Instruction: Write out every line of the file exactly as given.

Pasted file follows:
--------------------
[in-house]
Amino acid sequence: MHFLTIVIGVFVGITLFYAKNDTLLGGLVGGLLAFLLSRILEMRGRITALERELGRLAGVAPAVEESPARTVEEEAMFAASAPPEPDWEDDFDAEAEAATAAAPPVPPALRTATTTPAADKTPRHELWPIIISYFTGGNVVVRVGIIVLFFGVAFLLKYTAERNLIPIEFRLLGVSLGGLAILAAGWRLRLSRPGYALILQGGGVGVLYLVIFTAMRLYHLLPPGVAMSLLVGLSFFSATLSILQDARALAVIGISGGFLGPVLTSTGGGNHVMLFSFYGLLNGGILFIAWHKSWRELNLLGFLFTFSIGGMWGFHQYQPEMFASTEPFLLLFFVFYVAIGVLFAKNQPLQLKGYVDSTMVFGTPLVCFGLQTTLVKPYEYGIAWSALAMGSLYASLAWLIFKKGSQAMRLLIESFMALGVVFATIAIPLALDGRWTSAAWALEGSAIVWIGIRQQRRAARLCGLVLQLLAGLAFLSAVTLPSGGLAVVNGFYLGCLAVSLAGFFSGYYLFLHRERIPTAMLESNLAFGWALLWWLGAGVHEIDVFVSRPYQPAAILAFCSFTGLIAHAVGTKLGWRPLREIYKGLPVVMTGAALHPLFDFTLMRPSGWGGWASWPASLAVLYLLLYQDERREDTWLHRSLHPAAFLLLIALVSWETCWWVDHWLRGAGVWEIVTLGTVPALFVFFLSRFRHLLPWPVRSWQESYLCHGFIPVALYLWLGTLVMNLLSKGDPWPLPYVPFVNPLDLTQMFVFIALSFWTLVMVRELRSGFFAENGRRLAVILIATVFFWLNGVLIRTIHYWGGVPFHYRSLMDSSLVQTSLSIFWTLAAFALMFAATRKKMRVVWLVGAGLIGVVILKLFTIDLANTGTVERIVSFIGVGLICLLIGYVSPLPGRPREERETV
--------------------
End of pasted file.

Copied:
[in-house]
Amino acid sequence: MHFLTIVIGVFVGITLFYAKNDTLLGGLVGGLLAFLLSRILEMRGRITALERELGRLAGVAPAVEESPARTVEEEAMFAASAPPEPDWEDDFDAEAEAATAAAPPVPPALRTATTTPAADKTPRHELWPIIISYFTGGNVVVRVGIIVLFFGVAFLLKYTAERNLIPIEFRLLGVSLGGLAILAAGWRLRLSRPGYALILQGGGVGVLYLVIFTAMRLYHLLPPGVAMSLLVGLSFFSATLSILQDARALAVIGISGGFLGPVLTSTGGGNHVMLFSFYGLLNGGILFIAWHKSWRELNLLGFLFTFSIGGMWGFHQYQPEMFASTEPFLLLFFVFYVAIGVLFAKNQPLQLKGYVDSTMVFGTPLVCFGLQTTLVKPYEYGIAWSALAMGSLYASLAWLIFKKGSQAMRLLIESFMALGVVFATIAIPLALDGRWTSAAWALEGSAIVWIGIRQQRRAARLCGLVLQLLAGLAFLSAVTLPSGGLAVVNGFYLGCLAVSLAGFFSGYYLFLHRERIPTAMLESNLAFGWALLWWLGAGVHEIDVFVSRPYQPAAILAFCSFTGLIAHAVGTKLGWRPLREIYKGLPVVMTGAALHPLFDFTLMRPSGWGGWASWPASLAVLYLLLYQDERREDTWLHRSLHPAAFLLLIALVSWETCWWVDHWLRGAGVWEIVTLGTVPALFVFFLSRFRHLLPWPVRSWQESYLCHGFIPVALYLWLGTLVMNLLSKGDPWPLPYVPFVNPLDLTQMFVFIALSFWTLVMVRELRSGFFAENGRRLAVILIATVFFWLNGVLIRTIHYWGGVPFHYRSLMDSSLVQTSLSIFWTLAAFALMFAATRKKMRVVWLVGAGLIGVVILKLFTIDLANTGTVERIVSFIGVGLICLLIGYVSPLPGRPREERETV